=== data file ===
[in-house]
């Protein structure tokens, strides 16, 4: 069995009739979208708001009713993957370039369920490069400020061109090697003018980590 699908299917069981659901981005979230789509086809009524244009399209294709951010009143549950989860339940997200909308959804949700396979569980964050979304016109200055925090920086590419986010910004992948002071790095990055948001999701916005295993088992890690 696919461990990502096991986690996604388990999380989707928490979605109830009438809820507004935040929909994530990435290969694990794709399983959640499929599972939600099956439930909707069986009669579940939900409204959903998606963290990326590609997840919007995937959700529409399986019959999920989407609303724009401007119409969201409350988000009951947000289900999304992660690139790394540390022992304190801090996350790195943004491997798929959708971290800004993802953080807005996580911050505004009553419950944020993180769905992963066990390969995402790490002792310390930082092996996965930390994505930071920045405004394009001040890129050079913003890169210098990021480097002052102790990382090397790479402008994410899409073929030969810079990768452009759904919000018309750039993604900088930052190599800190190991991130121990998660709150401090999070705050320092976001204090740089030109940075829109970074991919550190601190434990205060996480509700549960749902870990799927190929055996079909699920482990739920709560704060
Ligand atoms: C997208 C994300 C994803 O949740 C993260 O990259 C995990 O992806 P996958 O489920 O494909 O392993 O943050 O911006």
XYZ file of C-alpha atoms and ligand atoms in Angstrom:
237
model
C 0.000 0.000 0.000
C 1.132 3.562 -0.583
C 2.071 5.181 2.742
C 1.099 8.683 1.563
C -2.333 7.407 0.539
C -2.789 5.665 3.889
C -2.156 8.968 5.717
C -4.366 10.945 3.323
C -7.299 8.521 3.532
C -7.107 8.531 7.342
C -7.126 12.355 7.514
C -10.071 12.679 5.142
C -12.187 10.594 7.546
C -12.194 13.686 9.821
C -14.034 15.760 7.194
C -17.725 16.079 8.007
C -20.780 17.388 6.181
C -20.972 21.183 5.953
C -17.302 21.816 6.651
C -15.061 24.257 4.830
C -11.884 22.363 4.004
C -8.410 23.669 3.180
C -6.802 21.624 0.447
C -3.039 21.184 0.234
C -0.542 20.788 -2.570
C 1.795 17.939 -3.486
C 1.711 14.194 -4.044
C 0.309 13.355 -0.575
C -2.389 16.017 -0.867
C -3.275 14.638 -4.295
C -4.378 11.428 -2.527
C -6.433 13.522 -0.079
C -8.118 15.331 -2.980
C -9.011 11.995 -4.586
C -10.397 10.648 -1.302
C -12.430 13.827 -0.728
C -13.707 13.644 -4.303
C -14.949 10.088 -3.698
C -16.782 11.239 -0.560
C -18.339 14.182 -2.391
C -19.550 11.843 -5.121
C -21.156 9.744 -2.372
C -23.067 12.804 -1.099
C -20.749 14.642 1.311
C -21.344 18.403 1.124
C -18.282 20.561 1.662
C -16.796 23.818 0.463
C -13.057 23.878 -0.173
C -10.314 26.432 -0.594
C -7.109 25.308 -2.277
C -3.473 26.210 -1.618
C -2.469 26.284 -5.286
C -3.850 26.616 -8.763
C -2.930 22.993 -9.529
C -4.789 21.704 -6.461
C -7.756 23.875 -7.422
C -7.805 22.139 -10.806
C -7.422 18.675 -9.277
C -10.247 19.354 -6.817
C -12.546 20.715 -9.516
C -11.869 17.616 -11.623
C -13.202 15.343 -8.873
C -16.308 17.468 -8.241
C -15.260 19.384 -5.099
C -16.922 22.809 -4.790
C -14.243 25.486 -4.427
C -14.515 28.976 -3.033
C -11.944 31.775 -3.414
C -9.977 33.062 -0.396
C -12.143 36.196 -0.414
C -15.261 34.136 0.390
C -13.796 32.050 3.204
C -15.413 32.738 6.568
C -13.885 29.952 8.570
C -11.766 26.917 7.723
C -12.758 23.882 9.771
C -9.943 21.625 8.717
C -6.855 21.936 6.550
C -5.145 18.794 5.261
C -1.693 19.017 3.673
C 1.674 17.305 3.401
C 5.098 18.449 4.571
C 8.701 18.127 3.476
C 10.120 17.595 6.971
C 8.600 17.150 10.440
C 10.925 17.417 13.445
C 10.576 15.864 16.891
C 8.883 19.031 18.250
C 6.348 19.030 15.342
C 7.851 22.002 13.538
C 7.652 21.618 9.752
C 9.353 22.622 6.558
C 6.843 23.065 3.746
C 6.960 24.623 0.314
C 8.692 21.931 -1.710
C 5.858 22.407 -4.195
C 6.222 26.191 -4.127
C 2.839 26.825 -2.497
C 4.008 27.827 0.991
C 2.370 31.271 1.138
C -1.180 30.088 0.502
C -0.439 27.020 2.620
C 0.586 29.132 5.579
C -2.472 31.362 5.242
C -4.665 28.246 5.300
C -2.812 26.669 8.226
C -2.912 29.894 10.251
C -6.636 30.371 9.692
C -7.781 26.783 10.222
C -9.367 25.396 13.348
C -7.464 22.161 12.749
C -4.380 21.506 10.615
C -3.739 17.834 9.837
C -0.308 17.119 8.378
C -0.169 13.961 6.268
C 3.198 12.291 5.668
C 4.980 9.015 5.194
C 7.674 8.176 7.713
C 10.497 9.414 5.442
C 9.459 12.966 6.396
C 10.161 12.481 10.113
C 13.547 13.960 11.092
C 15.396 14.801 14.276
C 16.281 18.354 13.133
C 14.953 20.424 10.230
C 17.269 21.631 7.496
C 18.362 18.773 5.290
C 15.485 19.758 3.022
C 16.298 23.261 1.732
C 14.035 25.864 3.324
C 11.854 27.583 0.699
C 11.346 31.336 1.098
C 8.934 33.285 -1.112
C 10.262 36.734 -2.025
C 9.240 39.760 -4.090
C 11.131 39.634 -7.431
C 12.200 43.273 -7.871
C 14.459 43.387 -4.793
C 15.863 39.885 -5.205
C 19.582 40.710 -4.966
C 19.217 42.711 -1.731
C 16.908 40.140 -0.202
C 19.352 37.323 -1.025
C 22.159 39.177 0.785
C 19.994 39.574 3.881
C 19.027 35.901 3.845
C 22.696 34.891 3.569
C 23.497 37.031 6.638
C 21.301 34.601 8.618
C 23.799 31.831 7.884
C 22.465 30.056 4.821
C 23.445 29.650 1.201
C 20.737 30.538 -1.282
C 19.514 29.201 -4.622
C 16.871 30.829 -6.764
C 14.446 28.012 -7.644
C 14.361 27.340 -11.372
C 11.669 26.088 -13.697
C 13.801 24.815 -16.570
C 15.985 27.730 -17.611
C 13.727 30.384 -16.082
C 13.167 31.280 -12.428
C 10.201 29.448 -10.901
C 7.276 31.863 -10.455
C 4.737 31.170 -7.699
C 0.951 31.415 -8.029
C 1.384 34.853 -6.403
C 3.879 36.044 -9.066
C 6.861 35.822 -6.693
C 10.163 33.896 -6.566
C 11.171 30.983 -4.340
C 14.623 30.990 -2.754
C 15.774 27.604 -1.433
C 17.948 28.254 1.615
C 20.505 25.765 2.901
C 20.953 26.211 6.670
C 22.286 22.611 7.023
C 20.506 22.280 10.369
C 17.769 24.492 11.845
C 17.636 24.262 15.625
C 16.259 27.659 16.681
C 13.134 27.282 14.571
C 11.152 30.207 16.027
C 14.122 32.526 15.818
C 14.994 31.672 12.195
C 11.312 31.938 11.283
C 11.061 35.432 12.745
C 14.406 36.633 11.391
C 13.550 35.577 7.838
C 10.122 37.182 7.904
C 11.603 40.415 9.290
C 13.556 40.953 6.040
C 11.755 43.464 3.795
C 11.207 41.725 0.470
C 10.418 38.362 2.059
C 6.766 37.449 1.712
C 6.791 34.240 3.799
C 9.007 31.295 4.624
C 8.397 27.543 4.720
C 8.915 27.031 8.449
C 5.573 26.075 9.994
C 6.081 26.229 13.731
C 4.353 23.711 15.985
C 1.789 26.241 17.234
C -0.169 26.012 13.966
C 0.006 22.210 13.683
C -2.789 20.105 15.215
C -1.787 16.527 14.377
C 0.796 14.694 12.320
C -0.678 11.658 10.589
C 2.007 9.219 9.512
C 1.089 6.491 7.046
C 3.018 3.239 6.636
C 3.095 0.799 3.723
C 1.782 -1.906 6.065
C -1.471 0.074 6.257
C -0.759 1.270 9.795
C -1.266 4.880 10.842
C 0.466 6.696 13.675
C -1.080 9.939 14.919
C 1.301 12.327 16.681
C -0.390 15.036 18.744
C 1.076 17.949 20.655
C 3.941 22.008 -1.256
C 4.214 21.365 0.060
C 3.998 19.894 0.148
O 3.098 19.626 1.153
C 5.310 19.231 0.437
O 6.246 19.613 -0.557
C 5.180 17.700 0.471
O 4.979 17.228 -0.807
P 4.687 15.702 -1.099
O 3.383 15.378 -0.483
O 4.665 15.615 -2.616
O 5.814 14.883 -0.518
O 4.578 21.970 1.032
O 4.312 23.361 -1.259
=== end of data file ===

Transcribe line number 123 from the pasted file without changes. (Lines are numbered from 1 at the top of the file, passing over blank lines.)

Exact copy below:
C 4.980 9.015 5.194